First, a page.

And then, United, which was the operating carrier on the second segment, posted a schedule change. This created illegal connections and general havoc, so with only a few days before departure we set about trying to get everyone rebooked.
As Ben has written about before, schedule changes on award tickets can be amazing things. You can often secure a more direct routing, better products, or even just more convenient connections, depending on the carriers involved.
With three different issuing carriers, one of which is no longer a partner of the operating carrier, it gets a bit more complicated.
So how does one fix something like this?
United actually had one saver award seat available in first class between the origin and the international gateway city. This would eliminate a connection, so was a great solution for the Star Alliance tickets.
We called Aeroplan, the agent grabbed the space and reissued the ticket — easy as pie, even with the long hold times.
Although United might have the least friendly phone agents in the industry, they are generally really good about opening up award space on their own metal to fix schedule changes on award tickets.
It took a few calls to find someone willing to check with a supervisor (as a side note, why are call center agents so resistant to asking for help from their management? makes no sense), but United eventually opened up award space for the two passengers on United tickets.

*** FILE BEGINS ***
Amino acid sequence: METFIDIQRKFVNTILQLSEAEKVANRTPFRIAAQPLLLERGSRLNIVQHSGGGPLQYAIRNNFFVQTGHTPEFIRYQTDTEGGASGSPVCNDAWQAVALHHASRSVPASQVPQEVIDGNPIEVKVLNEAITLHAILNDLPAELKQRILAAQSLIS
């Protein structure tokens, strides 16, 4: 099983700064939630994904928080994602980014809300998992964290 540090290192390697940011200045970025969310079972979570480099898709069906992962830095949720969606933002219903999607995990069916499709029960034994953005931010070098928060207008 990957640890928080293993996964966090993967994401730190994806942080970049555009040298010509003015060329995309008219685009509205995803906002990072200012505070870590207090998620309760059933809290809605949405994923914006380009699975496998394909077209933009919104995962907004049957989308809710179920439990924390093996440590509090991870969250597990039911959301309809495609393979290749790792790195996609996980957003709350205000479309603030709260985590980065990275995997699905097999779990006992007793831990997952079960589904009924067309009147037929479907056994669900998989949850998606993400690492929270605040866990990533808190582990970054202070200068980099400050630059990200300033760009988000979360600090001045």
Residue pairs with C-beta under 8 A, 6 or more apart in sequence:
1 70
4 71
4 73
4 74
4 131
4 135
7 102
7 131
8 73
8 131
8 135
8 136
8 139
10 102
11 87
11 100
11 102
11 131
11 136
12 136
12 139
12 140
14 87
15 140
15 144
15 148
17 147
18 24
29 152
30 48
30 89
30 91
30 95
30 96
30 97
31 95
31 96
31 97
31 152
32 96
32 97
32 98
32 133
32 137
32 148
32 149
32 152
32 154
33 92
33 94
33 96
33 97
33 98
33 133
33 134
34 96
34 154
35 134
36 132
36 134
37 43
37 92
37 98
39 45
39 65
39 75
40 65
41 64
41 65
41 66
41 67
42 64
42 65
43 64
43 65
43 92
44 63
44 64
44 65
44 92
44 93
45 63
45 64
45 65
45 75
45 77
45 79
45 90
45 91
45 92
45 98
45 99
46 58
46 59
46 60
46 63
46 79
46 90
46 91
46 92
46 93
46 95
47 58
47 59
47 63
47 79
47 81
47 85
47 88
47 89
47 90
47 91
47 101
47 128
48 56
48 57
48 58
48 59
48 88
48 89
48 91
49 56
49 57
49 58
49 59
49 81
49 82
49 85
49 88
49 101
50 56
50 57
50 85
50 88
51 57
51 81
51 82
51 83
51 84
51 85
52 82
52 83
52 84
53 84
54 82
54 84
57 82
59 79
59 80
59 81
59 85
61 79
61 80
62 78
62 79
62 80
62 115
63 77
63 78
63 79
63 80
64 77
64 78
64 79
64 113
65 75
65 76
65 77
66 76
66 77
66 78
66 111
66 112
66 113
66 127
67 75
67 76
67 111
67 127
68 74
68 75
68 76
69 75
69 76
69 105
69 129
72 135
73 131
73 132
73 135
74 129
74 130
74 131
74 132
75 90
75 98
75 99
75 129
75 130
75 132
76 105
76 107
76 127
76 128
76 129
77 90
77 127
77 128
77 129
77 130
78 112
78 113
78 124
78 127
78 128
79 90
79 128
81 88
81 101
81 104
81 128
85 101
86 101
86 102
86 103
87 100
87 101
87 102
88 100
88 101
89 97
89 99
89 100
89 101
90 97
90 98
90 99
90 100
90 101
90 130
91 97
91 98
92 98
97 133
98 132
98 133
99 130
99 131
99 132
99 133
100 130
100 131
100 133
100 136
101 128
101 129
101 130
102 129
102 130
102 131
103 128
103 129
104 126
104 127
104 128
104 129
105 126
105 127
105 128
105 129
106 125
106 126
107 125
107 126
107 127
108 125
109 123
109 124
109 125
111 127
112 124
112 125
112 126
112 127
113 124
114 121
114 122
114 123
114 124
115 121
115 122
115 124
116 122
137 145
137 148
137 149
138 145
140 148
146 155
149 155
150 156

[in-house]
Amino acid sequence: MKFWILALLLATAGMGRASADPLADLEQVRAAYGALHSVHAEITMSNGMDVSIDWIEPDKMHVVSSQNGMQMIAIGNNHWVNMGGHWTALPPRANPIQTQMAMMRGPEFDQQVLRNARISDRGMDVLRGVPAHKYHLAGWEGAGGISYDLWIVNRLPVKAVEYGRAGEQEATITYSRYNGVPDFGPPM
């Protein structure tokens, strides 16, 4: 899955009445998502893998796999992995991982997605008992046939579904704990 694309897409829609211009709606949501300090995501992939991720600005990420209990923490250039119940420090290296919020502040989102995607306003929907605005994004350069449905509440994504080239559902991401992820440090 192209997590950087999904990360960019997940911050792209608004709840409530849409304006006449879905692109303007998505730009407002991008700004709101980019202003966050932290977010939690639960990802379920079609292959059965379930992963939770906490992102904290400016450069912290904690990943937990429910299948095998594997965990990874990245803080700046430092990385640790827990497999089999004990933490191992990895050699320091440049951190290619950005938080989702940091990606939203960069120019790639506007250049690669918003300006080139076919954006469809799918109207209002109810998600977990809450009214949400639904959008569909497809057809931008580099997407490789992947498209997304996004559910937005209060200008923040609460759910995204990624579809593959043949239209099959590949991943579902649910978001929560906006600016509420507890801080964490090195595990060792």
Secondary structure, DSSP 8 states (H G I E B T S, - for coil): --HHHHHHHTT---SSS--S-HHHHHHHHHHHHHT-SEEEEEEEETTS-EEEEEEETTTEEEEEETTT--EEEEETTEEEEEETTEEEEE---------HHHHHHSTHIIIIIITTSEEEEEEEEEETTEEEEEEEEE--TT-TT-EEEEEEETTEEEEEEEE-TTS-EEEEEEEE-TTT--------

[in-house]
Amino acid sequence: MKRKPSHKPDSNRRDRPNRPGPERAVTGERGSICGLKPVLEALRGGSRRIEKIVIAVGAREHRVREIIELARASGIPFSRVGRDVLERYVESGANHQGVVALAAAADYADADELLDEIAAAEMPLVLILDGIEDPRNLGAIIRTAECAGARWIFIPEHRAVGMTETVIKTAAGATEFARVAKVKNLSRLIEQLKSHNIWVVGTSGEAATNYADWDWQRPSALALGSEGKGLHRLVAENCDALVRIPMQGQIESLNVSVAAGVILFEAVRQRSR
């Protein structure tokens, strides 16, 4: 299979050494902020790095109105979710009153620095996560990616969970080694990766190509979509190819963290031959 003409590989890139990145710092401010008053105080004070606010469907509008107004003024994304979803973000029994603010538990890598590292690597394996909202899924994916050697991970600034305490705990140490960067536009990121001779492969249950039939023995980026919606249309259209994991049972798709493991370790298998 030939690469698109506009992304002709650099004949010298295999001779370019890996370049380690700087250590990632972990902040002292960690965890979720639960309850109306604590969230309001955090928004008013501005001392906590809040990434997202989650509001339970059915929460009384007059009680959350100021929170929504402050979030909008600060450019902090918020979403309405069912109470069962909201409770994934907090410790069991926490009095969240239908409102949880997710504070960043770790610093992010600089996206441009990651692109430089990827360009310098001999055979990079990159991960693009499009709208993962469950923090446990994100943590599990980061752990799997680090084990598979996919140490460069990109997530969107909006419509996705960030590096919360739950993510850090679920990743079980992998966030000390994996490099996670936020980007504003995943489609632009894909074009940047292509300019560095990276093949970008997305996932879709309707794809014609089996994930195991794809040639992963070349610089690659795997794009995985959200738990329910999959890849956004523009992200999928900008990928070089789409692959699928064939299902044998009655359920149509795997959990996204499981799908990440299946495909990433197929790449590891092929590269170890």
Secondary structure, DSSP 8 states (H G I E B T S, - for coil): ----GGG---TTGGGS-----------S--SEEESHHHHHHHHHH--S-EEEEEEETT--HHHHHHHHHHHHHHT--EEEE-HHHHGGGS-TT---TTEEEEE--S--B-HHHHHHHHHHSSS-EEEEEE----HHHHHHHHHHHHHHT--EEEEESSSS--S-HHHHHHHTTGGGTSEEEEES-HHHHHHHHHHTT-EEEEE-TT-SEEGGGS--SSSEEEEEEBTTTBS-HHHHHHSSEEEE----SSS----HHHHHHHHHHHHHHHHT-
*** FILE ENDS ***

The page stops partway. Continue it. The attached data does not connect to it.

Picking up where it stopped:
So far, so good, but the most fun airline was still to come!
Calling US Airways means never having to say you’re kidding
Like all mileage aficionados, I have a love/hate relationship with US Airways. Sometimes (like when I’m booking an itinerary with an illegal stopover for fewer miles than should be required, and no that’s not something we’ll do for clients), I really like that their agents are often poorly trained.
But when you’re trying to do something legal, rational, and relatively straightforward, it sure is painful.
The process went something like this:
Agent 1: You can’t make changes to award tickets
Agent 2: This is United’s problem, you have to call them
Agent 3: We can change you to a US Airways flight, but to do so we’d need to redeposit the award and start over, which would have a fee of $150 per person
Agent 4: You can’t make changes to award tickets
Agent 5: We can’t change this because it’s a Star Alliance ticket, and now we’re in oneworld
And so on.
And for the record, none of those things are true. You can make voluntary changes to US Airways award tickets, provided travel hasn’t commenced, they can reissue tickets in case of schedule changes, etc.
We’re always super polite, because the very worst thing that can happen in this situation is that someone decides to notate the record.